Widely recognized as modern China’s preeminent man of letters, Lu Xun (1881–1936) is revered as the voice of a nation’s conscience, a writer comparable to Shakespeare and Tolstoy in stature and influence. Gloria Davies’s portrait now gives readers a better sense of this influential author by situating the man Mao Zedong hailed as “the sage of modern China” in his turbulent time and place.
In Davies’s vivid rendering, we encounter a writer passionately engaged with the heady arguments and intrigues of a country on the eve of revolution. She traces political tensions in Lu Xun’s works which reflect the larger conflict in modern Chinese thought between egalitarian and authoritarian impulses. During the last phase of Lu Xun’s career, the so-called “years on the left,” we see how fiercely he defended a literature in which the people would speak for themselves, and we come to understand why Lu Xun continues to inspire the debates shaping China today.
Although Lu Xun was never a Communist, his legacy was fully enlisted to support the Party in the decades following his death. Far from the apologist of political violence portrayed by Maoist interpreters, however, Lu Xun emerges here as an energetic opponent of despotism, a humanist for whom empathy, not ideological zeal, was the key to achieving revolutionary ends. Limned with precision and insight, Lu Xun’s Revolution is a major contribution to the ongoing reappraisal of this foundational figure.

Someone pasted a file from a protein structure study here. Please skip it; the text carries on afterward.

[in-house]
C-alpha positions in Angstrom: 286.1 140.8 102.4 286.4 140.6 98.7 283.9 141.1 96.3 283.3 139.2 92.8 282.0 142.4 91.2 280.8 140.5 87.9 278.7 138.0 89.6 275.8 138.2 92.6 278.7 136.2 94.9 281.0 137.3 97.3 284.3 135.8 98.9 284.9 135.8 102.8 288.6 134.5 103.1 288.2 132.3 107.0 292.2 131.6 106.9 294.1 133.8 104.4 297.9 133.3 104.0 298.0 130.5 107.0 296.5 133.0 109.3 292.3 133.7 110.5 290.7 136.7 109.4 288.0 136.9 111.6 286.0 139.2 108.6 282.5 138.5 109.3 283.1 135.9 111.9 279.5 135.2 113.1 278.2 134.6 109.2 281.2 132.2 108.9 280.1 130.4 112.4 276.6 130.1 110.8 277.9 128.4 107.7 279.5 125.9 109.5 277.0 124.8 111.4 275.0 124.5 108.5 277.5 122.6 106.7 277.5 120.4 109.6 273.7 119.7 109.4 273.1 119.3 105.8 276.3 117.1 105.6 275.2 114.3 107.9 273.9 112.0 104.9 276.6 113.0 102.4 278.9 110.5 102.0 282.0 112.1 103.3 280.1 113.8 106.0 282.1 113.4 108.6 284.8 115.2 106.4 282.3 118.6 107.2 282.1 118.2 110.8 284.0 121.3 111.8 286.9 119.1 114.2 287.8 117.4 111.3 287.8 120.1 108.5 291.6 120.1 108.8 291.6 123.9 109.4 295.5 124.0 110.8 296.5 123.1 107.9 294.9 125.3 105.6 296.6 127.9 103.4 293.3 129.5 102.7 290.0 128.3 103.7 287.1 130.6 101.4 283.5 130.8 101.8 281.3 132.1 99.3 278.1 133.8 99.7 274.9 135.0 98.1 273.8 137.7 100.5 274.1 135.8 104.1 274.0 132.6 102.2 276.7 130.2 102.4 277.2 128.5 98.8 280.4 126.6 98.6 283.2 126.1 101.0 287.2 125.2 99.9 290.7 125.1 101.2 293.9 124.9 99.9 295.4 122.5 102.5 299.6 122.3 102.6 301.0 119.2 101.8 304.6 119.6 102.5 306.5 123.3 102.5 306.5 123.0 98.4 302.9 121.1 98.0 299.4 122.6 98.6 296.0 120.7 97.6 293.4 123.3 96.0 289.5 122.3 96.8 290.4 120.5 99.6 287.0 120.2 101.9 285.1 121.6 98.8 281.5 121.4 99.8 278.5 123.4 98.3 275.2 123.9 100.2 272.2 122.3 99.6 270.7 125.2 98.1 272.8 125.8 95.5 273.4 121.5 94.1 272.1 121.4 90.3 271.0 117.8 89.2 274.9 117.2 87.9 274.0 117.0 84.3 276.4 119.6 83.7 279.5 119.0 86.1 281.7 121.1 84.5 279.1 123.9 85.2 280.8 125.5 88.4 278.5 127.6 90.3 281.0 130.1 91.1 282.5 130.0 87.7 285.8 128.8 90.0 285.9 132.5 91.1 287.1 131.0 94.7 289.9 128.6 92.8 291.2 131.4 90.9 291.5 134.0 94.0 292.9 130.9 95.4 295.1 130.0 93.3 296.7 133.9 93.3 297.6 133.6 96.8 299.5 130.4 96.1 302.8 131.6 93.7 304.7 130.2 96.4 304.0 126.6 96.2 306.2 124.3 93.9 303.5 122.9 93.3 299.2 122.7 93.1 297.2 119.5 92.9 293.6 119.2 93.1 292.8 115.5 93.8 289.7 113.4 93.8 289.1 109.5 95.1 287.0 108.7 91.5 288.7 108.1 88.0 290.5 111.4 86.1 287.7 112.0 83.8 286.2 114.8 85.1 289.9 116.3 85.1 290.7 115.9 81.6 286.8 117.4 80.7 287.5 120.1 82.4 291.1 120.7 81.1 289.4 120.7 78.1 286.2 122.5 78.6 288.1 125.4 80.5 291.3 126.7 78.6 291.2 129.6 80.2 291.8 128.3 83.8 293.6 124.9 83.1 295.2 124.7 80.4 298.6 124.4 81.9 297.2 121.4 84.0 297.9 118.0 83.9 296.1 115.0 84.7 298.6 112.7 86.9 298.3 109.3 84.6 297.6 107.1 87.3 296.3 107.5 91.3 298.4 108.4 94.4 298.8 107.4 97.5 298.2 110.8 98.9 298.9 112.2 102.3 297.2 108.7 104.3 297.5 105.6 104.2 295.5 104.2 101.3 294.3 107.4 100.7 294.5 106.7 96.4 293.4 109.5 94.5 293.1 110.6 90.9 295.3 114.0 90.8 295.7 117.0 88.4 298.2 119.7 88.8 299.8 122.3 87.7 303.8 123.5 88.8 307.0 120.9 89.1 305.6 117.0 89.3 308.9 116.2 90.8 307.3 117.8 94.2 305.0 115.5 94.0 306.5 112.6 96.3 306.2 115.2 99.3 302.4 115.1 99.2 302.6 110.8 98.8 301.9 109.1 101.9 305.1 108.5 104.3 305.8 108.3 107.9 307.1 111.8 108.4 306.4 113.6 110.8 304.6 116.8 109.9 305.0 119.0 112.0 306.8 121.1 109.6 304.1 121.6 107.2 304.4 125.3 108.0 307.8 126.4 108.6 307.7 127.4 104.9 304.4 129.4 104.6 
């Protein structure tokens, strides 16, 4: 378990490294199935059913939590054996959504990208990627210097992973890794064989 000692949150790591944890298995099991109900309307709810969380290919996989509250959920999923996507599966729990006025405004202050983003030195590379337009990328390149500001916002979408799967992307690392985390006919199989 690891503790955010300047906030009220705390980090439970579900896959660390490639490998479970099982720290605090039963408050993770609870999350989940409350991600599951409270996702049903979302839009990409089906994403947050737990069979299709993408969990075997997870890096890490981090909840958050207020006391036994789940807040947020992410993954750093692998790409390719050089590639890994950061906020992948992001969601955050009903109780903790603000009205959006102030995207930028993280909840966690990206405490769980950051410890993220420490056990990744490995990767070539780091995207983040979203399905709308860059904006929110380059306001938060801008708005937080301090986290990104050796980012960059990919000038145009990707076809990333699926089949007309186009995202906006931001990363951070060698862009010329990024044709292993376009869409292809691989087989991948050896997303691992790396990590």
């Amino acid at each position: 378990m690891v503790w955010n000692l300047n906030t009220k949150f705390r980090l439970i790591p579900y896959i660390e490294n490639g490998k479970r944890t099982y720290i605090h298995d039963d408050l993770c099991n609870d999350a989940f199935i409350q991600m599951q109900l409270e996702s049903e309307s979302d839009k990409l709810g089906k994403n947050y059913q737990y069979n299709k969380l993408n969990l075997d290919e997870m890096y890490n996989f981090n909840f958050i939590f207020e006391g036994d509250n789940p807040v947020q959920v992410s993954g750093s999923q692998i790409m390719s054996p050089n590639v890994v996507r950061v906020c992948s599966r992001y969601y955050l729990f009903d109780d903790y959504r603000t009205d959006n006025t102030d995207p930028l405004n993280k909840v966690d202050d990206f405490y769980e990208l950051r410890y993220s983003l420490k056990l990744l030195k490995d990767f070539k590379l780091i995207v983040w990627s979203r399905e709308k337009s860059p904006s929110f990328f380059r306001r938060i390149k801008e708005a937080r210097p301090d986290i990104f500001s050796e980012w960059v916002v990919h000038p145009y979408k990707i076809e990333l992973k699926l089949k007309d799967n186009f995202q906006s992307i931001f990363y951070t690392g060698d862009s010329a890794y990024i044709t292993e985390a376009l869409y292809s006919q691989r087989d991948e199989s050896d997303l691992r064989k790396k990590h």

As the recognized founder of modern Chinese literature and arguably the central intellectual figure in China and much of East Asia throughout the twentieth century and even up to the present day, the influence of Lu Xun is difficult to overestimate, and, so it logically follows, is the significance of this book. Gloria Davies has taken a tripartite approach: she assesses Lu Xun from a literary, linguistic, and intellectual angle and does so with elegant precision. No one has treated Lu Xun as an essayist--particularly in the last ten years of his life--as well and as sensitively as Davies has here.
There is a wealth of insights in Lu Xun's Revolution, and I applaud Gloria Davies for such thorough and conscientious efforts in plowing through all the sources of the later Lu Xun. Davies has not only carefully gone through all the controversies on the leftist literary front in Lu Xun's time; she has brought the relevance of Lu Xun's essays to the present world. I have always lamented the fact that many Lu Xun scholars, including myself, do not do full justice to the later Lu Xun. Now the record is being set straight.
The range of Davies' research is staggering, and her erudition is impressive as she glides through Lu Xun's literary career. She deals frankly and comprehensively with Lu Xun's most prominent critics and notes how he handled them with intensity and agility. She has much to say, as well, about his theories of writing--how he decried political rhetoric, despised romantic fiction and saw the moral ambiguity of revolutionary writing. She also reproduces his list of eight tips for aspiring writers.
In Lu Xun's Revolution, Davies has created a fascinating account of the final years of the writer's life and the beginning of his literary afterlife.
A groundbreaking work.
For those who would like to find out about Lu Xun there is plenty of information in this copious literary and political biography...Lu Xun's Revolution is a formidable book.
This richly documented study of China’s pre-eminent writer Lu Xun (1881-1936) by Gloria Davies cannot fail to provoke deep reflection on the issue of the creative writer, artist, philosopher, or scholar and his or her involvement in politics.
- 448 pages
- 6-1/8 x 9-1/4 inches
- Harvard University Press
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